• Re-order buffer (ROB)

  • Micro-op retirement – “all or none”

    • Architecturally illegal to retire only partof an IA-32 instruction

  • In-ordering handling of exceptions

    • Legal to handle mid-execution, but illegalto handle mid-retirement

Pm changes to p6
PM Changes to P6

  • Most changes made in P6 front-end

  • Added and expanded on P4 branch predictor

  • Micro-ops fusion

  • Addition of dedicated stack engine

  • Pipeline length

    • Longer than P3, shorter than P4

    • Accommodates extra features above

Pm changes to p6 cont
PM Changes to P6, cont.

  • Intel has not released the exact length of the pipeline.

  • Known to be somewhere between the P4 (20 stage)and the P3 (10 stage). Rumored to be 12 stages.

  • Trades off slightly lower clock frequencies (than P4) for better performance per clock, less branch prediction penalties, …


  • 1st version

  • 77 million transistors, 23 million more than P4

  • 1 MB on die Level 2 cache

  • 400 MHz FSB (quad pumped 100 MHZ)

  • 130 nm process

  • Frequencies between 1.3 – 1.7 GHz

  • Thermal Design Point of 24.5 watts


  • Launched May 10, 2004

  • 140 million transistors

  • 2 MB Level 2 cache

  • 400 or 533 MHz FSB

  • Frequencies between 1.0 to 2.26 GHz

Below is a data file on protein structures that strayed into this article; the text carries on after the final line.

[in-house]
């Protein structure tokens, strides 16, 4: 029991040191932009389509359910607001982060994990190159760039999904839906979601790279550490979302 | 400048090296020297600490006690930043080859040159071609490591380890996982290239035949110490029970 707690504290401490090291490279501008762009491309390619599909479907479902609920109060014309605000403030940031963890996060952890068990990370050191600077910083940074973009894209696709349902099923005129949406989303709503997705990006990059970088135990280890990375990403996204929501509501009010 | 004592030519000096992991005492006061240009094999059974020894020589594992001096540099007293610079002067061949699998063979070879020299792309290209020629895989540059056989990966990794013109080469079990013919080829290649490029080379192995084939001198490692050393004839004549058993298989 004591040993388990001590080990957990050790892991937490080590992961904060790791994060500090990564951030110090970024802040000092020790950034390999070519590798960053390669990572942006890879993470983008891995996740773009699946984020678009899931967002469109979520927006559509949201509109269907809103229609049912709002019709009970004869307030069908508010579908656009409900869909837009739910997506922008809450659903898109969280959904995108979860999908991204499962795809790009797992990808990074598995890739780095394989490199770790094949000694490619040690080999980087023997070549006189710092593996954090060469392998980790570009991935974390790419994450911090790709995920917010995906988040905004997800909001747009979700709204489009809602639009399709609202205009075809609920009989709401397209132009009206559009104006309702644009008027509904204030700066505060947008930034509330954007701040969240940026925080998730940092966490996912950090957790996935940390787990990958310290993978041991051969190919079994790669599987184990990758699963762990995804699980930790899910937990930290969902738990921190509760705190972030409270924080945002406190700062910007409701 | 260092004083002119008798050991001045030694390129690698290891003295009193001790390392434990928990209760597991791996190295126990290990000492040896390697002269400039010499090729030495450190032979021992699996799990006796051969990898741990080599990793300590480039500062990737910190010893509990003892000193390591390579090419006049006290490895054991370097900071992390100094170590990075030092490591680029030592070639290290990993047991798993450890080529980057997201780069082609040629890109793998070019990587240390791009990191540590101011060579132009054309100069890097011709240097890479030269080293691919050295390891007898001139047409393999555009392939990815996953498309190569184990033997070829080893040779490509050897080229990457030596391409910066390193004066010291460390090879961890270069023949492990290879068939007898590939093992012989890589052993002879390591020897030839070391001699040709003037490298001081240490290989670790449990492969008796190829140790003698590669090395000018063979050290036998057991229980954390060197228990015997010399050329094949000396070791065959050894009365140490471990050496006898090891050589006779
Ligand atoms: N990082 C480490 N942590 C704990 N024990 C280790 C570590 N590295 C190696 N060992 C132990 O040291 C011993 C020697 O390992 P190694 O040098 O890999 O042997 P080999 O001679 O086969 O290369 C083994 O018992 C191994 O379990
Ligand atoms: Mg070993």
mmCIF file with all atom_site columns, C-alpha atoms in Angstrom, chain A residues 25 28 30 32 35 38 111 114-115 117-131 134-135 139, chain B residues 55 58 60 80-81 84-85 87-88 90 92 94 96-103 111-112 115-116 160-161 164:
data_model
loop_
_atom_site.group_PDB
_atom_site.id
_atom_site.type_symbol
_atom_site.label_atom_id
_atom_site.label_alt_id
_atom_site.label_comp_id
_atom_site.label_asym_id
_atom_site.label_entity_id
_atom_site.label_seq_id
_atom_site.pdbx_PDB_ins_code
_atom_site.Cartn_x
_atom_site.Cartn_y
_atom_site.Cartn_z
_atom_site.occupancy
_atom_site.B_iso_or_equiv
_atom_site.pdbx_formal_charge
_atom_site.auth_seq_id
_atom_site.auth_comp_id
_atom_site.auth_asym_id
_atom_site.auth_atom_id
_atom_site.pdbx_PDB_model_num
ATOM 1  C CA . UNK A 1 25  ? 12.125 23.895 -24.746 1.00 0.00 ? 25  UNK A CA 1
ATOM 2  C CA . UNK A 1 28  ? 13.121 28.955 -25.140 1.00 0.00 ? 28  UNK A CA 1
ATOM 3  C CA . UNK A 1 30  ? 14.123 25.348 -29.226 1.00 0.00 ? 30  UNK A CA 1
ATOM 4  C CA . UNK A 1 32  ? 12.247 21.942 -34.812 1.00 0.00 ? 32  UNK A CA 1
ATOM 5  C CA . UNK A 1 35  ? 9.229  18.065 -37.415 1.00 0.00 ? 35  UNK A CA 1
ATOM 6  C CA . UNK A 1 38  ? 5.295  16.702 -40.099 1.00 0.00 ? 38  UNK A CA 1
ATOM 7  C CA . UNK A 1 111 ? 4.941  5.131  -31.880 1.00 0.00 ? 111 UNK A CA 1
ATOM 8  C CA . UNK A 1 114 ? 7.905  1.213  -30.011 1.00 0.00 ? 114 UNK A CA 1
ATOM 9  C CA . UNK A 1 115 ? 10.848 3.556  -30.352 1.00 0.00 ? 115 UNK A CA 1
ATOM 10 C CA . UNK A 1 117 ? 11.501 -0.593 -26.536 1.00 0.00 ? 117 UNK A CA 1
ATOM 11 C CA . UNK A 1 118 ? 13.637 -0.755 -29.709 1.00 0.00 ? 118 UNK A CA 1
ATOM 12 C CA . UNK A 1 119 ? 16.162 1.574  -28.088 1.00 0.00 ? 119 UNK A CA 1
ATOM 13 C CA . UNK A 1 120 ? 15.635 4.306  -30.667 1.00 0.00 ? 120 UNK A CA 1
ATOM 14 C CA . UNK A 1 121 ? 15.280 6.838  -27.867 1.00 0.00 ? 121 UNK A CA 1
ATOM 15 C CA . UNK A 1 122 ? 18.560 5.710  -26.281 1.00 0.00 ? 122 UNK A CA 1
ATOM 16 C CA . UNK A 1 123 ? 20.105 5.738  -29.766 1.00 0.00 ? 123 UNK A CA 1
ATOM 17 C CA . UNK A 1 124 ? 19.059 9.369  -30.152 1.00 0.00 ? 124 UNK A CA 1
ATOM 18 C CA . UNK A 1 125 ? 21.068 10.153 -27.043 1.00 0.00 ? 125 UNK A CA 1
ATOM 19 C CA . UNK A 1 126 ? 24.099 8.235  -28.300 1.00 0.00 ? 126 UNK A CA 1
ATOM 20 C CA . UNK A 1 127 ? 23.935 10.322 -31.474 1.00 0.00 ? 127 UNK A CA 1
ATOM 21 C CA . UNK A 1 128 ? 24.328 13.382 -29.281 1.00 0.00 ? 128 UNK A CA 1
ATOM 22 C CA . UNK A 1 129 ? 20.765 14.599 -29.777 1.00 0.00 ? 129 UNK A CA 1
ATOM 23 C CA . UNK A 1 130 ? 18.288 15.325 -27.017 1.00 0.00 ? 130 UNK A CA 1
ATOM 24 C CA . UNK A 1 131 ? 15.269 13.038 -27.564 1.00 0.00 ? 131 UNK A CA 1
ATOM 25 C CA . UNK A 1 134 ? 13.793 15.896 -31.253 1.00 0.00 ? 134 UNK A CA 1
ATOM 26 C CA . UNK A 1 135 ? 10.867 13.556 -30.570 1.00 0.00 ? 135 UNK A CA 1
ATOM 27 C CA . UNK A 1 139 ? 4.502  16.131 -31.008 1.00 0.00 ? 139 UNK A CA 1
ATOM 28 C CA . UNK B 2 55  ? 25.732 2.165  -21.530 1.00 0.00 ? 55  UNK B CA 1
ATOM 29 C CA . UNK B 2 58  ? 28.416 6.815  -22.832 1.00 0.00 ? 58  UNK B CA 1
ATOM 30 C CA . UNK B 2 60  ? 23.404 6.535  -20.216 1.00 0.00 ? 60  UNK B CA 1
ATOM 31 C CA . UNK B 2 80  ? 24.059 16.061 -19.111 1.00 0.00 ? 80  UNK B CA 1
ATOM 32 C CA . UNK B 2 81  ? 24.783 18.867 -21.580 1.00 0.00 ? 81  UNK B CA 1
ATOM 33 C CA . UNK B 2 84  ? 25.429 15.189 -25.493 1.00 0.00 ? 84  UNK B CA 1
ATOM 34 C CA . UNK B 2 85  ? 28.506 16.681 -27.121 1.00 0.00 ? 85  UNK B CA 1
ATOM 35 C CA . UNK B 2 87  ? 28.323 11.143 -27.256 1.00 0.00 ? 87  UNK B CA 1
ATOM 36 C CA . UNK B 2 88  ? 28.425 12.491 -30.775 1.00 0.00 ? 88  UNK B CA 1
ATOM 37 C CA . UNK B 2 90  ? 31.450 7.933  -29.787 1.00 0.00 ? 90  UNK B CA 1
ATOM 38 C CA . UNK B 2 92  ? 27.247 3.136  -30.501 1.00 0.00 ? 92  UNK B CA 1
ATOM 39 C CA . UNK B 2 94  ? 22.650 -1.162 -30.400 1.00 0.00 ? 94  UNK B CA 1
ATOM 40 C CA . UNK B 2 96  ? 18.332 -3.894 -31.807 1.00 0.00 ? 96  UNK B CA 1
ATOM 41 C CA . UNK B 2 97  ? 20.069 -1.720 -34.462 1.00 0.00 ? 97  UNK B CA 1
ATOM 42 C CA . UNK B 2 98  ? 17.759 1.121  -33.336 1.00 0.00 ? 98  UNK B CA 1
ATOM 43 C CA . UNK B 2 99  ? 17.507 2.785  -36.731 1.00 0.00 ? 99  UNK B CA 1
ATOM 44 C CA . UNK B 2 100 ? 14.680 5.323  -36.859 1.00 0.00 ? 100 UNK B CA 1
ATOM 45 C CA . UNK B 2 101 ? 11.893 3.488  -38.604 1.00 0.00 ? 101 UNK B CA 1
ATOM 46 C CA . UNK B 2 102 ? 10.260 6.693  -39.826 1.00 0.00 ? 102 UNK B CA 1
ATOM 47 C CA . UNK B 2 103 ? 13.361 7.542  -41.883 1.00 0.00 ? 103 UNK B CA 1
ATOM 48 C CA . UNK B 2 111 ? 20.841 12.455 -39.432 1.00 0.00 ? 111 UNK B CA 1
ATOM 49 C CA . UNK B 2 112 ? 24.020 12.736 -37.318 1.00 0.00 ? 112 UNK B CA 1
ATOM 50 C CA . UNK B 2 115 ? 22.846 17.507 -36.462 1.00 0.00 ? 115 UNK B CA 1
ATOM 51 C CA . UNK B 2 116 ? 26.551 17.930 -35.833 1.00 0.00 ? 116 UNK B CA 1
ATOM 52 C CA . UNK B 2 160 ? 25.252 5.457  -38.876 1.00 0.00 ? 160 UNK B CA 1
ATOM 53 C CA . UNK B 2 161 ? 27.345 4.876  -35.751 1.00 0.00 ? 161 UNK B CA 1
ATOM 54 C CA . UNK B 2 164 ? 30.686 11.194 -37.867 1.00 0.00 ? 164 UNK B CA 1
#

• Thermal Design Point of 21(400 MHz FSB) to 27 watts

Dothan cont
Dothan cont.

  • 90 nm process technology on 300 mm wafer.

  • Provide twice the capacity of the 200 mm while the process dimensions double the transistor density

  • Gate dimensions are 50nm or approx half the diameter if the influenza virus

  • P and n gate voltages are reduced by enhancing the carrier mobility of the Si lattice by 10-20%

  • Draws less than 1 W average power

Intelpentiumm r4 ppt

  • Utilizes a split transaction deferred reply protocol

  • 64-bit width

  • Delivers up to 3.2 Gbps (Banis) or 4.2 Gbps (Dothan) in and out of the processor

  • Utilizes source synchronous transfer of addresses and data

    • Data transferred 4 times per bus clock

    • Addresses can be delivered times per bus clock

Intelpentiumm r4 ppt

L1 cache
L1 Cache

  • 64KB total

    • 32 K instruction

    • 32 K data (4 times P4M)

  • Write-back vs. write-through on P4

  • In write-through cache, data is written to both L1 and main memory simultaneously

  • In write-back cache, data can be loaded without writing to main memory, increasing speed by reducing the number of slow memory writes

L2 cache
L2 cache

  • 1 – 2 MB

  • 8-way set associative

  • Each set is divided into 4 separate power quadrants.

  • Each individual power quadrant can be set to a sleep mode, shutting off power to those quadrants

  • Allows for only 1/32 of cache to be powered at any time

  • Increased latency vs. improved power consumption


  • Prefetch logic fetches data to the level 2 cache before L1 cache requests occur

  • Reduces compulsory misses due to an increase of valid data in cache

  • Reduces bus cycle penalties


  • P6 Pipeline in detail

    • Front-End

    • Execution Core

    • Back-End

  • Power Issues

    • Intel SpeedStep

  • Testing the Features

    • x86 system registers

    • Performance Testing

P6 front end instruction fetching
P6 Front-end: Instruction Fetching

  • IA-32 Memory Management